There are processes placed to keep your child safe and the adoption process legal. The court hearing will be the final step before taking the child home for the adoptive parents. It is the judge’s decision that will determine whether or not to sign the child will be adopted. The judge will then sign the adoption decree if they find the family appropriate.

Counseling and emotional support will be accessible during and after the adoption finalization. Financial support may be provided based on need and resources.

What Adoptive Parents Need to Know

The birth mother signing over parental rights is not adoption finalization for adoptive parents. Adoptive parents will be present during the final hearing. When the finalization process ends they will be allowed to take the child home.

Here is a list of some things adoptive parents may need during the adoption finalization process. Adoptive parents need to know:

  • Your court appearance may call need for a finalizing attorney and your adoption agency. Adoption Choices of Missouri will be present in court in order to speak with the judge.
  • The judge will swear in everyone present from the adoptive family. The questioning will involve parenting and commitment. If the judge has a speech or other concerns, then it will be spoken.
  • The judge determines whether the adoption takes place. If the decision is in the adoptive parents’ favor they will be issued a Missouri certificate of adoption. At the end, the judge will issue your Missouri certificate of adoption.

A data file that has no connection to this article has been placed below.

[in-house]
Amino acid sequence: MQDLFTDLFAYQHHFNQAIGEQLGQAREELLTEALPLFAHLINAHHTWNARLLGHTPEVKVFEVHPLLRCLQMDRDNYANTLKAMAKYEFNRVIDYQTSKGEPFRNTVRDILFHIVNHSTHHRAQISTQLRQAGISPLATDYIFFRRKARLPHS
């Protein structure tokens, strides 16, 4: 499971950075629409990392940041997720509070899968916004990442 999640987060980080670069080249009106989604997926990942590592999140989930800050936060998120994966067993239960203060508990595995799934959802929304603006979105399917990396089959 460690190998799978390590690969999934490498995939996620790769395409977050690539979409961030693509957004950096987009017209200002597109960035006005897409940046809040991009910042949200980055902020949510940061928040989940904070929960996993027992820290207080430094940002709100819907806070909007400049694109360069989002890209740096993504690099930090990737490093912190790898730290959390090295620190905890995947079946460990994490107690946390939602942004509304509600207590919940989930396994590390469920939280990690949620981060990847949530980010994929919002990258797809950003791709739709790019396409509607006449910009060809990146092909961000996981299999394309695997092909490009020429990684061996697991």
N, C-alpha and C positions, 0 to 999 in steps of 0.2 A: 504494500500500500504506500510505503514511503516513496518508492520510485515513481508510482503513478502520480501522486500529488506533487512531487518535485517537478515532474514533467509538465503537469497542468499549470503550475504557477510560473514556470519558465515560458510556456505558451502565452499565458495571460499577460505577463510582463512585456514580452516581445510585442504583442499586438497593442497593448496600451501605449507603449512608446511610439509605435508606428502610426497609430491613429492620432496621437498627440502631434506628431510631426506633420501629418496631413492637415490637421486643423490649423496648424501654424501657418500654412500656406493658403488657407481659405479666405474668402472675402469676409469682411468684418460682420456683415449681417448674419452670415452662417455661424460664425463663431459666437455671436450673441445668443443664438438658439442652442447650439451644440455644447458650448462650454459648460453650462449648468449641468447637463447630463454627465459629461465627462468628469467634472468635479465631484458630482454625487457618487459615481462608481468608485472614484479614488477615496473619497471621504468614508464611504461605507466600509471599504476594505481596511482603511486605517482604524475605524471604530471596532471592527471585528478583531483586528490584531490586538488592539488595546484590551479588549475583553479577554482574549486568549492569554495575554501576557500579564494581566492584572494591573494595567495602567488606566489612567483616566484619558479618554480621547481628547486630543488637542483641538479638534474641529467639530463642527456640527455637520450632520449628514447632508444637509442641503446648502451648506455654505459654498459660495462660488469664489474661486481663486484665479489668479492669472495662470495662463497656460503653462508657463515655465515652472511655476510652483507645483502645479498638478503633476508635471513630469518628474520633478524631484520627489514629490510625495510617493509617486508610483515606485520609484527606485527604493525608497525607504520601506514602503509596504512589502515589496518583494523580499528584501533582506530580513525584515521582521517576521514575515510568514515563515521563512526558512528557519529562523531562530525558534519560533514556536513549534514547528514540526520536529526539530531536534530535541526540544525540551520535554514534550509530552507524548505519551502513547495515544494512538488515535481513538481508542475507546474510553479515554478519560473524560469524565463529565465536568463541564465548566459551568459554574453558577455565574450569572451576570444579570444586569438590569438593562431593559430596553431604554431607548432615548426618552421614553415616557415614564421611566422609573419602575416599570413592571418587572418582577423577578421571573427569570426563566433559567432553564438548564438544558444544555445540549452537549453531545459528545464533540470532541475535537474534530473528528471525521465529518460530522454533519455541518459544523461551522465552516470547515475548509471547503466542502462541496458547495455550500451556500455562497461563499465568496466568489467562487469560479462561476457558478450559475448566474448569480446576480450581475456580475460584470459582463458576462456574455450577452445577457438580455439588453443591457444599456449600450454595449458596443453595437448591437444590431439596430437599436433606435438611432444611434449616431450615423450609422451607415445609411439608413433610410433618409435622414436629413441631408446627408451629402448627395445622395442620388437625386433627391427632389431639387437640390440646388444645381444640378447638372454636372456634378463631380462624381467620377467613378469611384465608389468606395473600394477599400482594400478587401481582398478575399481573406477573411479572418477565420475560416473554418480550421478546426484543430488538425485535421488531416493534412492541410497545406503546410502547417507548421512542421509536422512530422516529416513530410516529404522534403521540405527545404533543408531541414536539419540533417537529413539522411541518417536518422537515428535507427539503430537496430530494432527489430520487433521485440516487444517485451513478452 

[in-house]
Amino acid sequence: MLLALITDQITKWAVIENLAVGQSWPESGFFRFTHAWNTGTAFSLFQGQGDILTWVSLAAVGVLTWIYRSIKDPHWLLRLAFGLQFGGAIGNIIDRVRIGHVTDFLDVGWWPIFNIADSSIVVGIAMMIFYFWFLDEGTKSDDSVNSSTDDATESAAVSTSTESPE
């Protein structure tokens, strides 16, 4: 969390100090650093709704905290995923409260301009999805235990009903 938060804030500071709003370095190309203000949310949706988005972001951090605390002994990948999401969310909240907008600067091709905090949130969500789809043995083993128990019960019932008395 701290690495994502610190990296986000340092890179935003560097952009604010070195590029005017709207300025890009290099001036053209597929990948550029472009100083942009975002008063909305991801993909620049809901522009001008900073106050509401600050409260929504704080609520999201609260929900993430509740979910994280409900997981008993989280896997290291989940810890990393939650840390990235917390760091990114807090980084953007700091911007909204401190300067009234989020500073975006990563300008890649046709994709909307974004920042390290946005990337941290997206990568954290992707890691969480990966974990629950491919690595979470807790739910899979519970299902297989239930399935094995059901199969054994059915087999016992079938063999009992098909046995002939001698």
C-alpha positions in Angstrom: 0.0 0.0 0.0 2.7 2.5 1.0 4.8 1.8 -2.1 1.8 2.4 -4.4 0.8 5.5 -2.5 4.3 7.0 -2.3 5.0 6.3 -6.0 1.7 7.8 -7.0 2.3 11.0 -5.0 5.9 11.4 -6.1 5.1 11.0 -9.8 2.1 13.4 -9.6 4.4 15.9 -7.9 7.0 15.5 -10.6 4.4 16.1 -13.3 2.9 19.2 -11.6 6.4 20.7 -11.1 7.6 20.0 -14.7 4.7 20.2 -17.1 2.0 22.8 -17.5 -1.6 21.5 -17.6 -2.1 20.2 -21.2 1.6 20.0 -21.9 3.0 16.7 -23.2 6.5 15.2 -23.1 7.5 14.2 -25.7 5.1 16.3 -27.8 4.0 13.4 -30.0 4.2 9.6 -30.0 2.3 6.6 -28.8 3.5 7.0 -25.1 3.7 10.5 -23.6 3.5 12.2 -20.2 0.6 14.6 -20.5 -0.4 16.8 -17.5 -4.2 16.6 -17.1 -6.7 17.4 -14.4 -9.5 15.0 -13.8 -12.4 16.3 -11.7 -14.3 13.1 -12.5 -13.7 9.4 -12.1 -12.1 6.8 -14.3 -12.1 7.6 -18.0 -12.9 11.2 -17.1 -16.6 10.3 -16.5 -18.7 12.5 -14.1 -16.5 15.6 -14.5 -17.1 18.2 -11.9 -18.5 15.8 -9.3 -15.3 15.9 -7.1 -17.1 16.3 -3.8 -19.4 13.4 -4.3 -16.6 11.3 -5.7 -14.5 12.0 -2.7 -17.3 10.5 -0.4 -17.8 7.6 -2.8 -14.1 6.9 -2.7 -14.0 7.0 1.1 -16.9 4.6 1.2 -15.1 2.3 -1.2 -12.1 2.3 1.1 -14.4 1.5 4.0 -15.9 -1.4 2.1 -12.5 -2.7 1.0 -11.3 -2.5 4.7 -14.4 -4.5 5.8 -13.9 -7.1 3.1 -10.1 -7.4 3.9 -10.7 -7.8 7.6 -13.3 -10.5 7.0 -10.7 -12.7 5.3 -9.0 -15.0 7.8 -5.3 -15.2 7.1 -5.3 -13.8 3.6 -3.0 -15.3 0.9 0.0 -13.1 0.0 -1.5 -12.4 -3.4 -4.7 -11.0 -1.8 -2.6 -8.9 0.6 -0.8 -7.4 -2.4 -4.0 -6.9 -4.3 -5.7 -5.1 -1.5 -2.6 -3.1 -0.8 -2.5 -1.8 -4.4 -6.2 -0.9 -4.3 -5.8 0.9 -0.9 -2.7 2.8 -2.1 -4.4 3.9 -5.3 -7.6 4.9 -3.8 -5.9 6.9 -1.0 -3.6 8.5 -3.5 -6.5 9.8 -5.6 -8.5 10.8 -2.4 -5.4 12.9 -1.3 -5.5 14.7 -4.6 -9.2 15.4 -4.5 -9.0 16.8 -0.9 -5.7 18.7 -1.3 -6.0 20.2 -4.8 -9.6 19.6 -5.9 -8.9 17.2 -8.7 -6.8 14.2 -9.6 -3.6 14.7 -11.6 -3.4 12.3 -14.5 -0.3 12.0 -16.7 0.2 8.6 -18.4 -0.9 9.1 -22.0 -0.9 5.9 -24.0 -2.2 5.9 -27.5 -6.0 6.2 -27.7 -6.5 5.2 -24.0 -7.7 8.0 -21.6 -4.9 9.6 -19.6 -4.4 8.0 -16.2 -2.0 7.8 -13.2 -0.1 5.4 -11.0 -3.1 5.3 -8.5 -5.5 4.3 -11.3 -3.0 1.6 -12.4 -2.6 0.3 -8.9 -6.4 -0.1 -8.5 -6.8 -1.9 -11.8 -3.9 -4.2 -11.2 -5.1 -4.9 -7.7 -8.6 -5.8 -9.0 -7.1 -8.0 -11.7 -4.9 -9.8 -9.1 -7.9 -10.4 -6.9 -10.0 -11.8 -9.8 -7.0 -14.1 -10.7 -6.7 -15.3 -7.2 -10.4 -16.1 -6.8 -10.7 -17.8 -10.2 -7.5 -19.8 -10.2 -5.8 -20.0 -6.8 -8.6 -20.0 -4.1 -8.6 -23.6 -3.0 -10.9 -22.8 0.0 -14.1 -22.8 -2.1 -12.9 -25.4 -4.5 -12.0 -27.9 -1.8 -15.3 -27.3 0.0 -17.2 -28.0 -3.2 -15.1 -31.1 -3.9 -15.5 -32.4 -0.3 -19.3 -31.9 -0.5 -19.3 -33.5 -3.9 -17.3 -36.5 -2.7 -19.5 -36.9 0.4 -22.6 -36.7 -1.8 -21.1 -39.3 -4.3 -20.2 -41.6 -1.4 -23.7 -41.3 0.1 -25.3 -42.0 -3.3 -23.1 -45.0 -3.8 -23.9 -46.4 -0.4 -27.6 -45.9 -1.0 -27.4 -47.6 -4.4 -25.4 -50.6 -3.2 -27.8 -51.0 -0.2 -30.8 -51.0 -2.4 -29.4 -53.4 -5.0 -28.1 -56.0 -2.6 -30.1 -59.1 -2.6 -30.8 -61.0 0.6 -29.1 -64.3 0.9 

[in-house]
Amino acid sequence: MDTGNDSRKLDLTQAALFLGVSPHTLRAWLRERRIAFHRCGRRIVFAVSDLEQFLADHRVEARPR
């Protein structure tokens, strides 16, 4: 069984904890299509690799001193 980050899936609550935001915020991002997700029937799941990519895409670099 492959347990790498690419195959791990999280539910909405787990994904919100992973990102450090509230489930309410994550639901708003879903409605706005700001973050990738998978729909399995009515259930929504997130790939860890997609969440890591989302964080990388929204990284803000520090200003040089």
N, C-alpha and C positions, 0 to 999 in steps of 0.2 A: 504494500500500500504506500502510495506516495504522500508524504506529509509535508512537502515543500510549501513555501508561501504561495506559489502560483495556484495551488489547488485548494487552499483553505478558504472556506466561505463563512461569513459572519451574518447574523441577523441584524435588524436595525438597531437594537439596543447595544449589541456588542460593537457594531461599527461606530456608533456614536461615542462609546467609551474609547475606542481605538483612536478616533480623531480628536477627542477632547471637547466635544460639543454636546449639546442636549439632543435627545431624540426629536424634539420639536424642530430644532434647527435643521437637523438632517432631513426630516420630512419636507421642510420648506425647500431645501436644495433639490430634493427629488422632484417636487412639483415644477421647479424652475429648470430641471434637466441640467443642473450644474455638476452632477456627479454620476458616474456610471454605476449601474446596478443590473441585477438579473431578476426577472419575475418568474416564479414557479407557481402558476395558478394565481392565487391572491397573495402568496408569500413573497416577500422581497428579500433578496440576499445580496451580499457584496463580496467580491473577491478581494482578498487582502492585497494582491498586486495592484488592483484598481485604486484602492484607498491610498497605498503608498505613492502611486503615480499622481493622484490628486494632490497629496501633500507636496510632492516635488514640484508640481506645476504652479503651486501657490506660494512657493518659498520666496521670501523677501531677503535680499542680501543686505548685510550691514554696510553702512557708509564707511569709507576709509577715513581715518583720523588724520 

• Interstate Compact on the Placement of Children (ICPC) ensures that adopted children are safe traveling throughout states. 50 states have been contracted on this agreement. These rules must be abided by, even if they are adopting in-state.
  • Adoptive parents will be required to be present for home visits up to six times a month after the adoption. These are mandatory visits to check in on the health and safety of the child.

The Final Steps Summary – Adoption Agencies in Missouri

  • Terminating parental rights
  • Court proceedings
  • Adoption decree
  • Post-placement visitation
  • Counsel and support for birth mothers

Ultimately, after these are complete the adoption is complete. The adoptive parents can begin the journey of parenthood. You can know that you made the best decision for your child and (if decided in the adoption plan) contact the child. Giving a child up for adoption can be an emotional, upsetting, exciting, and somewhat demanding process for all parties. You have reached the end now, and the child is now placed in a loving, stable, and growth-inspiring home.

We understand that this can be an emotional and challenging journey, and our goal is to ensure that you feel empowered, informed, and supported throughout this important step. Our full-service Missouri adoption agency will guide you through the legal procedures, answer your questions, and connect you with resources to assist you in making the best decision for yourself and your child. We believe that every birth mother deserves a smooth and respectful adoption finalization experience, and we are here to help you achieve just that.

If you have questions or are considering adoption for my baby please contact Adoption Choices of Missouri. Adoption Choices of Missouri is here to answer any questions or concerns.